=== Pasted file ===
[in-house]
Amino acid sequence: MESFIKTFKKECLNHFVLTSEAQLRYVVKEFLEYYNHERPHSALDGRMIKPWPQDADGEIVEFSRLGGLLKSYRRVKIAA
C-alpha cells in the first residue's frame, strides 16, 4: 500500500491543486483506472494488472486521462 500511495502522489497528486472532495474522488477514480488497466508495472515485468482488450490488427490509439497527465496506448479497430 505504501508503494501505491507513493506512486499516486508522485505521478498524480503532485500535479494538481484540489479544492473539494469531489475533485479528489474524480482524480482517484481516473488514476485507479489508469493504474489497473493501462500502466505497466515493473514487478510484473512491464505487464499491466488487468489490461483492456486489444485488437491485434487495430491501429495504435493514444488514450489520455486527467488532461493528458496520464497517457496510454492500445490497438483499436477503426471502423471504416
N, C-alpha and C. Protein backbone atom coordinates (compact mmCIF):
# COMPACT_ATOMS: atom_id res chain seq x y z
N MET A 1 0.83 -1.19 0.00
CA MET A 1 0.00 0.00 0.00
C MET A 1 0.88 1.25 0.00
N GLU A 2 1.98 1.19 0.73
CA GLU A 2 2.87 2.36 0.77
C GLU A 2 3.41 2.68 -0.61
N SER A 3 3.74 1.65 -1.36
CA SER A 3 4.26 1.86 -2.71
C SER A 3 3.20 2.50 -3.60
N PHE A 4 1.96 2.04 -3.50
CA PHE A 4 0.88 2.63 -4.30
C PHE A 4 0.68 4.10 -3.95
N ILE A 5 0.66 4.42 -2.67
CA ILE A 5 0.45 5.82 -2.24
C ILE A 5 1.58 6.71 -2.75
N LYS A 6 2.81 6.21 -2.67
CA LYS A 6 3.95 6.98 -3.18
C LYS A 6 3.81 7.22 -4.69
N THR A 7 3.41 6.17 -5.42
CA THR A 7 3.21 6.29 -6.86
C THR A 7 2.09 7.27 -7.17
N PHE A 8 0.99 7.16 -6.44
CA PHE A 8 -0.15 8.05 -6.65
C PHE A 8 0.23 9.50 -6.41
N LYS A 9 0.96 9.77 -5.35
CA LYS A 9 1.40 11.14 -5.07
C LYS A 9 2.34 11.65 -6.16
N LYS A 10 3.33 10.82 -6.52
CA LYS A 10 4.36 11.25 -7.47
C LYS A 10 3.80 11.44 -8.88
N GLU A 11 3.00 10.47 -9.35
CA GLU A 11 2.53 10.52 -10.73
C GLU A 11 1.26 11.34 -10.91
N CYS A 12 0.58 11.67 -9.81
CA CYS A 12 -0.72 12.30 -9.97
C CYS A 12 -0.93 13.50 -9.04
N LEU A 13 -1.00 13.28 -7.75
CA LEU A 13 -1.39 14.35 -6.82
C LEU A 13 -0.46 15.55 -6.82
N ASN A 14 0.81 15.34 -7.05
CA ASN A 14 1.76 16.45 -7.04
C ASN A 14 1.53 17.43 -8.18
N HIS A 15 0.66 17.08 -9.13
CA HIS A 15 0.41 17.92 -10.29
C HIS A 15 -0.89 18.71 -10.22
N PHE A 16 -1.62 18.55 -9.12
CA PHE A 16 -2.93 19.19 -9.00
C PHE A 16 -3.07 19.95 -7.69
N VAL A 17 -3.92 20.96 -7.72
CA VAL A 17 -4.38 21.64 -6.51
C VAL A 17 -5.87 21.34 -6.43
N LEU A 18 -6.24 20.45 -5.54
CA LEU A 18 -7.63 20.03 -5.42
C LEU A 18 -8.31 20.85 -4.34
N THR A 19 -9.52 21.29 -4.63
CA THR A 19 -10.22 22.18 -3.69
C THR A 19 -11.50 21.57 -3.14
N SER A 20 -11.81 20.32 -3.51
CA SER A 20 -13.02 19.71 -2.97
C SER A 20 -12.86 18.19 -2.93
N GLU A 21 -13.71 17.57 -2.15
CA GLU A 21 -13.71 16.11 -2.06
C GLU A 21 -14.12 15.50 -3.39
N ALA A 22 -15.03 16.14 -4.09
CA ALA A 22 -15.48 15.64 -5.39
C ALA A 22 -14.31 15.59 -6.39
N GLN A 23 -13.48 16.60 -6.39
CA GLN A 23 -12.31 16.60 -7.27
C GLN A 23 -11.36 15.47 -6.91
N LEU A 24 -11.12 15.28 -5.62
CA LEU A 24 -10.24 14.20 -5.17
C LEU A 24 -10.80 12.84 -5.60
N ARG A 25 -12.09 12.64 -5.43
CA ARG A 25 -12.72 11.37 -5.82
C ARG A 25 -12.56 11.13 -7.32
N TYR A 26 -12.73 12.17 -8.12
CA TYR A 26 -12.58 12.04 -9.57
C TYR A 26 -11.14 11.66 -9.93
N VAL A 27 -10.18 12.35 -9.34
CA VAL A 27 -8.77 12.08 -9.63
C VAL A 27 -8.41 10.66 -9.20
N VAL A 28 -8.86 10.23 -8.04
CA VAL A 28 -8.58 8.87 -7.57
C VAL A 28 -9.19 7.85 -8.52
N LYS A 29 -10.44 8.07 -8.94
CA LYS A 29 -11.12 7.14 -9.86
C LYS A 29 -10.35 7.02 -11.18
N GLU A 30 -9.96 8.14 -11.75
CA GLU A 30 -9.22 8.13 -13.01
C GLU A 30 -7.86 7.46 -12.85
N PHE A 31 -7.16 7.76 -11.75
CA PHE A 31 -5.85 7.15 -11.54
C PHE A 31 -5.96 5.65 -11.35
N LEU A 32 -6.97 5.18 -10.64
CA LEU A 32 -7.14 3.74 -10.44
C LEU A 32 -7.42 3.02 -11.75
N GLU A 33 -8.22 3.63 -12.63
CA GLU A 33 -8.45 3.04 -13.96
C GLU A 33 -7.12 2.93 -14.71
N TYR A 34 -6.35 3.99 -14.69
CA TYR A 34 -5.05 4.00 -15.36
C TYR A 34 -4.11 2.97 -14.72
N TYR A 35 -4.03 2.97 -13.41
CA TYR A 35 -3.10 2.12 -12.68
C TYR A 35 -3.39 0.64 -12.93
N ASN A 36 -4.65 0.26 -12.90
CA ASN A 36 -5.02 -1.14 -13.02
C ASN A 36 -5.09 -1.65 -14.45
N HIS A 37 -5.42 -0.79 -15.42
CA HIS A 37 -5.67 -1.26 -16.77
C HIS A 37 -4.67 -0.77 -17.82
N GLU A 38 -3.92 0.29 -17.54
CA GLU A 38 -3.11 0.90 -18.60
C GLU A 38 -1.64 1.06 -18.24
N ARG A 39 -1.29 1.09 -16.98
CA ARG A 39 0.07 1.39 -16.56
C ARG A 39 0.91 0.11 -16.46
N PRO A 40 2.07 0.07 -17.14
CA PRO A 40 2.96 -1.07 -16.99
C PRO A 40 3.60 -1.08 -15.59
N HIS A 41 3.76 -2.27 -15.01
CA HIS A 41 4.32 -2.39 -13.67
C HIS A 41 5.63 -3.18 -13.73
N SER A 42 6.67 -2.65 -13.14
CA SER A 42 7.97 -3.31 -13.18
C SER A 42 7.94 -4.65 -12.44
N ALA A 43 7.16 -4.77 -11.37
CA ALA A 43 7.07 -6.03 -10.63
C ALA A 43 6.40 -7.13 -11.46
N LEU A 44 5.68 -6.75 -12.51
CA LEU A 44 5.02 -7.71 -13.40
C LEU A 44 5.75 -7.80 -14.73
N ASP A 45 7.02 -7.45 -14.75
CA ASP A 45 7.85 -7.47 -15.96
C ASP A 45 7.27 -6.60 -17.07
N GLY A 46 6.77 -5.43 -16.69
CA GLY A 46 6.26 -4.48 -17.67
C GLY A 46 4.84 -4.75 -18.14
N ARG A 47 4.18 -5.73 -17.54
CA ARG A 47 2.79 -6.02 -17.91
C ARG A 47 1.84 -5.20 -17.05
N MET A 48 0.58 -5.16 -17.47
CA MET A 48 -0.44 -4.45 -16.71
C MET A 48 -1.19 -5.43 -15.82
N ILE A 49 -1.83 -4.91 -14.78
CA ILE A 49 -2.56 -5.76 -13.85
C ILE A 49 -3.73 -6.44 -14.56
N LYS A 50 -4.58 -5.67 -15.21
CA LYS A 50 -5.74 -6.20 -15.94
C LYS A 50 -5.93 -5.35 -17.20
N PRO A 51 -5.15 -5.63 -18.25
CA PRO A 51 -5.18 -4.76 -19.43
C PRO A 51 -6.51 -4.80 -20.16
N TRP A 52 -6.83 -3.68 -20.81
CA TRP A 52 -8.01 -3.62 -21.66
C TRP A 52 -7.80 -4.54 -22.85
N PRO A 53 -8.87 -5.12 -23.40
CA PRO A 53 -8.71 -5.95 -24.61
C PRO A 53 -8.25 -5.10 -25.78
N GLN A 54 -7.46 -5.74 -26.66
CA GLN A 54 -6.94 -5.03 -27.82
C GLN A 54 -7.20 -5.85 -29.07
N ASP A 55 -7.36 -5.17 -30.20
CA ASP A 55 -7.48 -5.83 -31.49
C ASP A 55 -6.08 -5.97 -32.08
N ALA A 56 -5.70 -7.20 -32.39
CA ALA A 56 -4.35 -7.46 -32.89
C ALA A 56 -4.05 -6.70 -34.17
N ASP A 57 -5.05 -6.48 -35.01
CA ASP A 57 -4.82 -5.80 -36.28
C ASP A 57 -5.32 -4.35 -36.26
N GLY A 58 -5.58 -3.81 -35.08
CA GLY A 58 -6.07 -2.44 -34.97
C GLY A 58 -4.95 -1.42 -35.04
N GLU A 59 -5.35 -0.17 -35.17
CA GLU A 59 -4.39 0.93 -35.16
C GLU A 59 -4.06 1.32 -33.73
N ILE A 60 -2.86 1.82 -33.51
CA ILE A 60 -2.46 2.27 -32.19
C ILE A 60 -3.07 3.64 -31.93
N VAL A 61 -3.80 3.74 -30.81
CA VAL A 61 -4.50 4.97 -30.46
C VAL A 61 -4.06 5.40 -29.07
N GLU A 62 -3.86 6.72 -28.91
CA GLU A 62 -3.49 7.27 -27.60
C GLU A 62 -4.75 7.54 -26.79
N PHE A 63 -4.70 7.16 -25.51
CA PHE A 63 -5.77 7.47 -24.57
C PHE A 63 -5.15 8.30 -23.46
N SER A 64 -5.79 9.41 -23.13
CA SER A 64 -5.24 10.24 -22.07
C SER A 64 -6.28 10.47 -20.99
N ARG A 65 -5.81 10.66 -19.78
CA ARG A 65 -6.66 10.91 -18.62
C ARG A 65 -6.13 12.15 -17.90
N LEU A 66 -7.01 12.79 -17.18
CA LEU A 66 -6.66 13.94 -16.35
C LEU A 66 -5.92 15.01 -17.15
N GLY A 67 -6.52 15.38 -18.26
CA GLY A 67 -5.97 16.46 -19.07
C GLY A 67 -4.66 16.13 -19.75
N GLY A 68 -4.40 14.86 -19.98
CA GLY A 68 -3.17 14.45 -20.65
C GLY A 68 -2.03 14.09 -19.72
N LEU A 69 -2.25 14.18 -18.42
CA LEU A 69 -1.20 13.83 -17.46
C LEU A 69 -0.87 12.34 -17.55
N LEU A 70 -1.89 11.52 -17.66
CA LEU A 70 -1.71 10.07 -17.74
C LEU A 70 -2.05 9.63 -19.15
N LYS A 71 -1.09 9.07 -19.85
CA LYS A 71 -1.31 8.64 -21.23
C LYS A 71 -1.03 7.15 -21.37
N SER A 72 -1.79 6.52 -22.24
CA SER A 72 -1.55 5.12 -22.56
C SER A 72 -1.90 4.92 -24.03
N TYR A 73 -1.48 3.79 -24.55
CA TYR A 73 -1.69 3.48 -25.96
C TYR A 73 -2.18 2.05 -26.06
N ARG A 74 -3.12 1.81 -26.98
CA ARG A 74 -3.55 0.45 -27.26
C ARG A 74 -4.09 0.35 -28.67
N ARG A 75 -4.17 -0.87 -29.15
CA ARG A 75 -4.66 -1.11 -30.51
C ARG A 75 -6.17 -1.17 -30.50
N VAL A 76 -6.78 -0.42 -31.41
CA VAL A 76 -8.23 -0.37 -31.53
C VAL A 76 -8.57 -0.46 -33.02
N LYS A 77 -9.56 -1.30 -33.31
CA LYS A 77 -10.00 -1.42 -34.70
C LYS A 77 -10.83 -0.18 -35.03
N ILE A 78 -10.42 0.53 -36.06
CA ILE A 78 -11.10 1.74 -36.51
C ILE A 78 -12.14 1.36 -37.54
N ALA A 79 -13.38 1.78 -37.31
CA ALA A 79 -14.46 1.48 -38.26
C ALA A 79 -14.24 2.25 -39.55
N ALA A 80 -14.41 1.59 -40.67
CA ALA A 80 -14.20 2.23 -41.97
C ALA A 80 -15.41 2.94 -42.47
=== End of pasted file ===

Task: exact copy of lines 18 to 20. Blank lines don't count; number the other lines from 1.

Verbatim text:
N ILE A 5 0.66 4.42 -2.67
CA ILE A 5 0.45 5.82 -2.24
C ILE A 5 1.58 6.71 -2.75